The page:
That “it” refers to virtual wallets – smartphone apps meant to replace the need for credit cards and cash. Virtual wallets have been a drop-dead obvious idea since at least 2011, when Google launched its much heralded Google Wallet for Android, i.e. “tomorrow’s billfold.” Three years – and nearly half a billion dollars in investment later – the Google Wallet has been largely ignored by consumers. Meanwhile, competitors like Square and its Square Wallet app have also officially thrown in the towel.

Getting people to ditch old-fashioned cash and credit cards, it turns out, is harder that it seems. But as Apple gears up for what seems a certain foray into the virtual wallet space, consumers have good reason to believe that the days of carrying around bulging leather billfolds may – finally – be numbered.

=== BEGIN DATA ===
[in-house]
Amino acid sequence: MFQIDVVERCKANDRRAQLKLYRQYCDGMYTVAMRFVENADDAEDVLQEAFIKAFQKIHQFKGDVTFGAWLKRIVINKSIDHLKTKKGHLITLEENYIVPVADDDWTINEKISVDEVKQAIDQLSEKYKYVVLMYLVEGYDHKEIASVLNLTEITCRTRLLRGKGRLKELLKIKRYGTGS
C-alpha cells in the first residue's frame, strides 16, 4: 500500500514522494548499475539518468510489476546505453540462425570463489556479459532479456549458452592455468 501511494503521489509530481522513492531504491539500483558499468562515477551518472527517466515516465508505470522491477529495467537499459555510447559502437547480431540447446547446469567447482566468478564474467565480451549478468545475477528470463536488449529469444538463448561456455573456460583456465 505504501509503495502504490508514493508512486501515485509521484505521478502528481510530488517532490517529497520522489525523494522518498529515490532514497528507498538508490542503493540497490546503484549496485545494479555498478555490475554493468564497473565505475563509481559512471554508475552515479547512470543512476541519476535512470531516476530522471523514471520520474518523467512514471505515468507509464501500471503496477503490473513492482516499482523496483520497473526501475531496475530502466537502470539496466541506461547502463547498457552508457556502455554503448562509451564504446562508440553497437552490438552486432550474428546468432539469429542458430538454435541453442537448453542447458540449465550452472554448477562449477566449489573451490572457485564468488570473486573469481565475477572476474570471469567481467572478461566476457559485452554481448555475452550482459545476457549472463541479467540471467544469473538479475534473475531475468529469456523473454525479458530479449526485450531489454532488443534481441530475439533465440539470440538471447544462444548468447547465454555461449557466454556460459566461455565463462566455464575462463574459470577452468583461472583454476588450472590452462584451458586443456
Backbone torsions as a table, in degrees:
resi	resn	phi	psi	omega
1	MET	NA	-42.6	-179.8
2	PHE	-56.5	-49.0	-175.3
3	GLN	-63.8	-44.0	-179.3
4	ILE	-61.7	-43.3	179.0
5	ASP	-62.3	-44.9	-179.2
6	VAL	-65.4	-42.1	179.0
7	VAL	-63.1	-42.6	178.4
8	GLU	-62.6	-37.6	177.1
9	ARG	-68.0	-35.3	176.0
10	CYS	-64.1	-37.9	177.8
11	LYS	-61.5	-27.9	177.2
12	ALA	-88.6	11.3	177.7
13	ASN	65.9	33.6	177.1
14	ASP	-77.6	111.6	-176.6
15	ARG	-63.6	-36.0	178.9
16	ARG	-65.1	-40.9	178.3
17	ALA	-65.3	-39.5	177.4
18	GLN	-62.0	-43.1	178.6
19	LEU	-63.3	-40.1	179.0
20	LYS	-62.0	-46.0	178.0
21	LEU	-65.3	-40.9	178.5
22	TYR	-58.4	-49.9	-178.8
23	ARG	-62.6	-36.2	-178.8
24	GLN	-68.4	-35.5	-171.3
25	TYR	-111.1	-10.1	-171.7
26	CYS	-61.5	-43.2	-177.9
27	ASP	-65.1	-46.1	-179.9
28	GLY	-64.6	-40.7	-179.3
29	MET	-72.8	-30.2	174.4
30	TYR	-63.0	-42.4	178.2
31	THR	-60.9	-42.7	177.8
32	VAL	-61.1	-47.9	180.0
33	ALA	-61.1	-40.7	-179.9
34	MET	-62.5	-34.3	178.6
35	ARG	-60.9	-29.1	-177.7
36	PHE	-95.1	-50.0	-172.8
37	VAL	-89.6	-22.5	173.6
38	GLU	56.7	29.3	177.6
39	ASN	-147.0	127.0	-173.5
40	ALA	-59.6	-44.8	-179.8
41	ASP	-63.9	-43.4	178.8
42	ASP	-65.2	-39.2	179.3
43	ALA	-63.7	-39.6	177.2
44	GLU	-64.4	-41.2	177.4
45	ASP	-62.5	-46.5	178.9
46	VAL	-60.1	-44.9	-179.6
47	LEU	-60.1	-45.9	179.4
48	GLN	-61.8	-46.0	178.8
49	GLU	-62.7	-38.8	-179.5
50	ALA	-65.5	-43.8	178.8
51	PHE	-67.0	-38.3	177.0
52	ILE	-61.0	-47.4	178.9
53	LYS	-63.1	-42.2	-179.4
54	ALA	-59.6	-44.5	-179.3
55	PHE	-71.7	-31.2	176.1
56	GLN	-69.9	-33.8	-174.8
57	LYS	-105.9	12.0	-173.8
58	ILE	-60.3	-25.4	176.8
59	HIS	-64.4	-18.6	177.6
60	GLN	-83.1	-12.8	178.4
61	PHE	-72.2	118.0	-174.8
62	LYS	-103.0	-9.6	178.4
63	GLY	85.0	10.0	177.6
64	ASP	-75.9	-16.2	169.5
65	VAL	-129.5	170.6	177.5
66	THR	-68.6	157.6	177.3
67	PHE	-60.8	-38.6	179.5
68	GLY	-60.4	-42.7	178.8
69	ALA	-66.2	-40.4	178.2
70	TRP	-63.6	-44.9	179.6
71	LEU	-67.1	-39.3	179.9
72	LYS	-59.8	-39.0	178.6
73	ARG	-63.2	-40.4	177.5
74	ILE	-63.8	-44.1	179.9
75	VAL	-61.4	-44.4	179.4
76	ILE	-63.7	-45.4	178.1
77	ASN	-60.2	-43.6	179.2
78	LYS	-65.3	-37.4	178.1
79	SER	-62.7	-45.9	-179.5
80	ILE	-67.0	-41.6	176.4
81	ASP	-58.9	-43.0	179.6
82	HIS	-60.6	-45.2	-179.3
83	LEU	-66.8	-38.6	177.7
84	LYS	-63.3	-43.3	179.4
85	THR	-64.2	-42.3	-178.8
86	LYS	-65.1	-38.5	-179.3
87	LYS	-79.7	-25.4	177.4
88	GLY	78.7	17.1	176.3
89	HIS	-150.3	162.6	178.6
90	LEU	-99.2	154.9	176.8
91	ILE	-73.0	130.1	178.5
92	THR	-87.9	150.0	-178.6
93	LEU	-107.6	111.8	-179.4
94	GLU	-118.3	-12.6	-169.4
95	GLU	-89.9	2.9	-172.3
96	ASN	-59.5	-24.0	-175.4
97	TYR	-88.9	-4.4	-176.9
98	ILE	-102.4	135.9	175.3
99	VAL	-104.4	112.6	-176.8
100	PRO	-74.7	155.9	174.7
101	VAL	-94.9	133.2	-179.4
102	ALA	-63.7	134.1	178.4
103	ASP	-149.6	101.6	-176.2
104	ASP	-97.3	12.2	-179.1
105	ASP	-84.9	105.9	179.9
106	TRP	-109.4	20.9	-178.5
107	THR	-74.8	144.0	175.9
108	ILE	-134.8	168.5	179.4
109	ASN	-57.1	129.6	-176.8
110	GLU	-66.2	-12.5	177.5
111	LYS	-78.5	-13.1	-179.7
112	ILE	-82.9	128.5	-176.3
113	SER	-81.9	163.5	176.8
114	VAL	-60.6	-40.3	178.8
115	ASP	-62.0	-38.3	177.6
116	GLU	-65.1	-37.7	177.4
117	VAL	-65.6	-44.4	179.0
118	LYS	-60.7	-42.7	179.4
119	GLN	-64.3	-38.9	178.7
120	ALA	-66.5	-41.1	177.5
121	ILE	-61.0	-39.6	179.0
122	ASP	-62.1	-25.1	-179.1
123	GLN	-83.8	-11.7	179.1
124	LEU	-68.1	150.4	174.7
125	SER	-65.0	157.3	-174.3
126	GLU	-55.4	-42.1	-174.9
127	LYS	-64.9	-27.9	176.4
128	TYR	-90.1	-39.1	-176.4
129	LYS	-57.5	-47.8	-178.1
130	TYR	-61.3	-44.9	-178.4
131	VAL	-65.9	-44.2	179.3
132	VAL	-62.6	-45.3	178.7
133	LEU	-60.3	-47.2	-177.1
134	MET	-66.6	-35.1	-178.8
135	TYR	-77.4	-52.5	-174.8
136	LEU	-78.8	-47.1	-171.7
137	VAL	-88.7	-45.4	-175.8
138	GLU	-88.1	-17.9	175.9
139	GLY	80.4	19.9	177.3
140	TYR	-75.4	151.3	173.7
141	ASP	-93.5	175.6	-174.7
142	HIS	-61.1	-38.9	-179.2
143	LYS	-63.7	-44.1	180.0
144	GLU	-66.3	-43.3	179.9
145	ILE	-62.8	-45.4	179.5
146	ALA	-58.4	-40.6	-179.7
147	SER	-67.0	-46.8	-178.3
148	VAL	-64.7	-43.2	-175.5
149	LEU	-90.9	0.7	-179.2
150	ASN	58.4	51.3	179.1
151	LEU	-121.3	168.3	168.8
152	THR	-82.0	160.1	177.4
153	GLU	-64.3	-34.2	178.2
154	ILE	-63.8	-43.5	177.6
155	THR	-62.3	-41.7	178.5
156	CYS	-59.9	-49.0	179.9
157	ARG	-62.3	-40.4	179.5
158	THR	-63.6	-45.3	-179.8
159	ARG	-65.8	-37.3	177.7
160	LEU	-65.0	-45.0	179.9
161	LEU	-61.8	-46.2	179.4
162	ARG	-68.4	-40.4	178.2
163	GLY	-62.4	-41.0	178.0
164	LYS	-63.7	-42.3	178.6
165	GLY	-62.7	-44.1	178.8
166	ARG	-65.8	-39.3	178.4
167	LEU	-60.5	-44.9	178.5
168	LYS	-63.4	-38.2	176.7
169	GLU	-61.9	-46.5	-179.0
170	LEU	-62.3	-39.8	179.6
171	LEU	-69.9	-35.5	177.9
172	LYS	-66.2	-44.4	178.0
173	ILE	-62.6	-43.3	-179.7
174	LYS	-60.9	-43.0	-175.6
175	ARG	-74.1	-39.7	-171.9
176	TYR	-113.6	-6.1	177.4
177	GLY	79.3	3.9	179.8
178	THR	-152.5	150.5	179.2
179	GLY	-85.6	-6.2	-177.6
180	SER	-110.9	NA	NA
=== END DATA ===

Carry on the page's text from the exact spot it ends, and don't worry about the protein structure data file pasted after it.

A wallet wasteland

Among the biggest challenges facing virtual wallets: finding a use case. “[At] the end of the day, point-of-sale payments aren’t really broken,” writes Gigaom’s Kevin Fitchard. “Swiping a plastic card works just as well as it always has.” For most consumers, in other words, paying via credit card remains a fairly frictionless transaction. Virtual wallets do afford certain advantages – seamless record keeping, for starters – but there hasn’t been a pressing need for adoption.

Add to this the hurdles – both real and perceived – of switching to a mobile wallet. The tap-and-go technology behind mobile wallets generally relies on near field communication, or NFC. Concerns continue to linger about whether hackers can exploit NFC transmissions – which can have a range of up to a meter or more – to eavesdrop on transactions.